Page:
A life of algorithms

This post is written by Andrei Dinca, who is a first-year PhD student in Geography and Marketing. This blog post was first published as an article on LinkedIn

According to Experian’s research “The UK adult population can be split into 29 customer segments – 16 female and 13 male – based on their purchasing habits, behaviours and preferences.” Knowing the complexity and amount of data they hold, I’d take such claims very seriously … and equally scrutinise them.

However, this is not about Experian or any other similar company for that matter. This is about a phenomenon marketers have been embracing and developing for more than 3 decades: consumer segmentation and its subsequent commercial targeting. They are seen as the path to the golden egg of marketing: 1-to-1 communication with customers. We’re all looking for that right message, at the right time for the right individual. This ultimate goal has made data and its endless promises our new best friend.

We live in the age of algorithms where more and more key decisions are made by some sort of presumably objective mathematical models. This may lead to a life of algorithms, where we move almost all our decision making capabilities to the ‘brains’ of machines. Think about your credit score, insurance premium, GPS routes, Facebook newsfeed or search engine results, or even China’s new ‘social credit system‘. They all rely on complex and hardly decipherable algorithms that work at speeds and accuracies far greater than any human brain will ever be able to achieve.

So what’s wrong with this? This should be fair for everyone as we’re all ‘judged’ based on the same rules, free of emotions and interpretations. For marketers, in theory, this is a win-win situation: consumers receive the content they want, when they want, while we do contribute to our companies goals and growth.

Yet how many of us have ever questioned this process? How many of us have looked at our segmentation practices beyond commercial interests and questioned their correctitude, efficiency, effectiveness and power? Or even thought about their social, political, economic or ethical considerations?

I’d take a wild guess and say that not many have done so. And it’s understandable because this is not something one has even time to consider in their job. Plus, the hype around technology has given us a massive boost of opportunity and confidence, leading many to believe that there are endless possibilities to segment and target your audience.

Likewise, not many academics have thought about it either. There are some interesting attempts, with Cathy O’Neil’s Weapons of Math Destruction being a great example. They all revolve around the dark sides of algorithms, inequality, social and political injustice, questioning their objectiveness. After all, they are built by humans with particular values and views of the world that are often embedded in the hundreds and thousands of lines of code that create these algorithms.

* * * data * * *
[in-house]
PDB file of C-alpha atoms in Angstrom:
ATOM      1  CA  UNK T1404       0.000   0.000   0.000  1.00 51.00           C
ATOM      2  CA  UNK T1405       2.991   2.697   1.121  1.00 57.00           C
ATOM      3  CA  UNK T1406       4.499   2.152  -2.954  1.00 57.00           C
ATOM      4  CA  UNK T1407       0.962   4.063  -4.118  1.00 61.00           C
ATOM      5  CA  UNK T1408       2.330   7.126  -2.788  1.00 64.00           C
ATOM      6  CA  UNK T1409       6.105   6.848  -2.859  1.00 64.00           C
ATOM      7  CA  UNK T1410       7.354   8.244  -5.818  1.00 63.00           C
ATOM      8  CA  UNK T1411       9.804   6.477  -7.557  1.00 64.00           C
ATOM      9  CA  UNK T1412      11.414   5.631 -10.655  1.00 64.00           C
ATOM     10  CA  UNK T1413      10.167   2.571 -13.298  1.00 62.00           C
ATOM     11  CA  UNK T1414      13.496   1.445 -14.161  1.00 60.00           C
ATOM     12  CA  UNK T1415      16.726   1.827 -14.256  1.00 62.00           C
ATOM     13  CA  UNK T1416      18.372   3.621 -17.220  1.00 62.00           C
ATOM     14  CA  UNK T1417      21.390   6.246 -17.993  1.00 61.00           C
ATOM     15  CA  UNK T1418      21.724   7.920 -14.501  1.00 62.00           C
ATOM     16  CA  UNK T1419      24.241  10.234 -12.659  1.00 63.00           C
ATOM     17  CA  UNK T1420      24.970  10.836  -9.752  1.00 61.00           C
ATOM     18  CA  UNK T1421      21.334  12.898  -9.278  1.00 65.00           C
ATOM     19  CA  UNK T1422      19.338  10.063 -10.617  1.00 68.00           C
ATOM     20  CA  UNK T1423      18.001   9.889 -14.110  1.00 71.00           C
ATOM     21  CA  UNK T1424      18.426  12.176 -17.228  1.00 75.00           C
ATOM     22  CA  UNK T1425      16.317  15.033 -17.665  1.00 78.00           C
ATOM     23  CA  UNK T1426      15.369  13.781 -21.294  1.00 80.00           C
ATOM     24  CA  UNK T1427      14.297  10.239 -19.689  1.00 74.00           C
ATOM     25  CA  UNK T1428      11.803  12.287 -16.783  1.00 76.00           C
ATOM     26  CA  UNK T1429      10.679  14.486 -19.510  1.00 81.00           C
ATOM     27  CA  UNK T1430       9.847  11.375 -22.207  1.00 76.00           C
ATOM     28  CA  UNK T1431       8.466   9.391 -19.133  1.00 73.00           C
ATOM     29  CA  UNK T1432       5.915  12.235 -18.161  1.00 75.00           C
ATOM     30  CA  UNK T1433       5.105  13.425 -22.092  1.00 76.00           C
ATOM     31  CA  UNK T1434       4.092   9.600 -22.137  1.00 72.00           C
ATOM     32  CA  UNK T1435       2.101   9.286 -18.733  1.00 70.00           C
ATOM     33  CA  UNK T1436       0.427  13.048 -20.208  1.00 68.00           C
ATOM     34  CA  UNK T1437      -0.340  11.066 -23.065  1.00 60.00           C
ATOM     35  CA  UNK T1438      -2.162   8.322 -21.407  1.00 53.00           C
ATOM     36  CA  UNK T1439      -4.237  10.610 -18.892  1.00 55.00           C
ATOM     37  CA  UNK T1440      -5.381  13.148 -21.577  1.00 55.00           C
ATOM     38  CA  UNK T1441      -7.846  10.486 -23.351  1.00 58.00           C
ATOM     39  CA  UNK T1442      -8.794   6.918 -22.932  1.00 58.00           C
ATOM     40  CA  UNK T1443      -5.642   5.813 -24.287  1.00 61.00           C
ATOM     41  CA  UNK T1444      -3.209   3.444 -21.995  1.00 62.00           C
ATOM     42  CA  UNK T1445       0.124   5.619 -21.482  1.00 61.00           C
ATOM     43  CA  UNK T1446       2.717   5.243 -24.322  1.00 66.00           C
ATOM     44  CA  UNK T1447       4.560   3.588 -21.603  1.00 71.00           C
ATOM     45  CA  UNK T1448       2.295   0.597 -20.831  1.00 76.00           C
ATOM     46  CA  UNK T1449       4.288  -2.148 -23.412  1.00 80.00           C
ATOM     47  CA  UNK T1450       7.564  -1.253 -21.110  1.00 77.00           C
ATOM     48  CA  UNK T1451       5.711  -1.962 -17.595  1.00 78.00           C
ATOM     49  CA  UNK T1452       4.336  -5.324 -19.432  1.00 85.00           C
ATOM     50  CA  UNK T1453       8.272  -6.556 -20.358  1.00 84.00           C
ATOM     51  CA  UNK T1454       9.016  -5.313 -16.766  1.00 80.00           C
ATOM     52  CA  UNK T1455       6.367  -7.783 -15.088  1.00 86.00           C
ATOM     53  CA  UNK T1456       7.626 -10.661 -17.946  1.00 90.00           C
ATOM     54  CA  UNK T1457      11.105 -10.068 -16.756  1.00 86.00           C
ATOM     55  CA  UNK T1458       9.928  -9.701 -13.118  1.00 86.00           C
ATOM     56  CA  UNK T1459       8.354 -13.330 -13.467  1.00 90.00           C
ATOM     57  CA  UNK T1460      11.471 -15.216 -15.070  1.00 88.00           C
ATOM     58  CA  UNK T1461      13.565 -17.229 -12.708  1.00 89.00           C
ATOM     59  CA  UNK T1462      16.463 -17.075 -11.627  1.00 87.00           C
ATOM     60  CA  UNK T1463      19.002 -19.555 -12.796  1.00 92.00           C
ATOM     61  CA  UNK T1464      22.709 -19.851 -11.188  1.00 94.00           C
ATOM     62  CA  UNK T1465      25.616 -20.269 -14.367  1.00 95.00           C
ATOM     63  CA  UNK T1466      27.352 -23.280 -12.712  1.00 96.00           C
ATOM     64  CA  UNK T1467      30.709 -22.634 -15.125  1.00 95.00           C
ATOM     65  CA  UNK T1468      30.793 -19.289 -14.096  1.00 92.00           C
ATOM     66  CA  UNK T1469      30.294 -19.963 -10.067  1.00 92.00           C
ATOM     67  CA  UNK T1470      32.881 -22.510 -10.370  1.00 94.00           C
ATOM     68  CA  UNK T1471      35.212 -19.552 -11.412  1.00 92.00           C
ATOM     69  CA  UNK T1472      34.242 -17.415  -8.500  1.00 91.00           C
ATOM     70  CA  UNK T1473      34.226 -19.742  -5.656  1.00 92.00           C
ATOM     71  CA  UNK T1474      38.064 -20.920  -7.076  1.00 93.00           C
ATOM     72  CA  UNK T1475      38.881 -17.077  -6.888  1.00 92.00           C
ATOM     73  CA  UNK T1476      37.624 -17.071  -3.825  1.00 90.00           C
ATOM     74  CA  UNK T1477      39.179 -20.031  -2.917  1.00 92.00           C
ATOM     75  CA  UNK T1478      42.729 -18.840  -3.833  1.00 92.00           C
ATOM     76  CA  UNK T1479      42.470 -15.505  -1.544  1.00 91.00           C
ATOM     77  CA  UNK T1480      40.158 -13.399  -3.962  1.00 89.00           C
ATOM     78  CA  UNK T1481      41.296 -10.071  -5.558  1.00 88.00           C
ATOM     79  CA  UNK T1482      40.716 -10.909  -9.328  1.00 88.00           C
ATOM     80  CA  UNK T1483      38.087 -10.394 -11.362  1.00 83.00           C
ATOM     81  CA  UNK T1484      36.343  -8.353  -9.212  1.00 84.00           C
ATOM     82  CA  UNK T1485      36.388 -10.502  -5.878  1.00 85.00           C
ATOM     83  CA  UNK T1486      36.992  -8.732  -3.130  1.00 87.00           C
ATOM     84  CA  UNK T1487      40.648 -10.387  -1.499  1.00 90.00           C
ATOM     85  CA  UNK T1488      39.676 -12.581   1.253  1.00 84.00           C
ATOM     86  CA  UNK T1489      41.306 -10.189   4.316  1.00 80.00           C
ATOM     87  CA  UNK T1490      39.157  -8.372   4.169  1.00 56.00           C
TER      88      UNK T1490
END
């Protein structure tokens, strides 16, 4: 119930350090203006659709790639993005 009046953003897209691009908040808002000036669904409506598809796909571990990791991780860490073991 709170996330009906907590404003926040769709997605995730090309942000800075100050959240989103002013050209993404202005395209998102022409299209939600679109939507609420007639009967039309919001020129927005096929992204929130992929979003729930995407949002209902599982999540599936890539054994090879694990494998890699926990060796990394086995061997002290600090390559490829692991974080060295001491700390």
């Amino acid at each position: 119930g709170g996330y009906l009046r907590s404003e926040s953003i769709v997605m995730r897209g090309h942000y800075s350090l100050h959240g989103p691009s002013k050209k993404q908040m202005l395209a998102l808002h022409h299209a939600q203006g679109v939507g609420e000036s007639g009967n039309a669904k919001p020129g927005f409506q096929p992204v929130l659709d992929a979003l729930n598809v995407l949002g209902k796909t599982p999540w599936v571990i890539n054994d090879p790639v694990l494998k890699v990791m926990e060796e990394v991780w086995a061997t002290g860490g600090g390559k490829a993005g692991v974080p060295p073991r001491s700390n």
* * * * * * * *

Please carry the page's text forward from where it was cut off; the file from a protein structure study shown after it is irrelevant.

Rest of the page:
All this is great because it makes us aware of our actions and how using such tools may affect others. However, none of these attempts come up with solutions, neither do they ask people what they think about this – which is a bit of a paradox as it leaves customers outside a debate about practices that directly affect them. Anyway, one thing is certain. While some concerns have been raised, there’s still little to no attempts to try and solve such issues.

The problem here is that it creates a void which has recently been filled with sensationalist stories about misused personal data – see Cambridge Analytica. While these cases are definitely news worthy, they also paint a rather evil picture around segmentation and targeting, seeding fear amongst customers when it comes to personal data. They overpower the examples where data and algorithms have proved incredibly beneficial and, in some cases, they even helped saving lives. However, there is a key distinction that needs to be made: it’s one thing to be cautious about your personal data and a completely different thing to be fearful.

So how can we make this better? How can we bridge these gaps and look beyond commercial interests alone and find a way to address social, economic or ethical concerns without impacting our companies’ success? I don’t have the answer – and it bothers me. This is why I’ve chosen to address the issue of commercial targeting in my PhD project. I truly believe in the power of transparency and alternatives – it’s been proven over and over again that, on the long term, singular perspectives over such matters are very dangerous.

So why settle for the current model and not look for more ethical and transparent ways of ‘talking’ to customers? I’d love to hear stories where alternatives were explored or even if anyone has any view / suggestion of how we can make commercial targeting / segmentation more ethical as well as more efficient.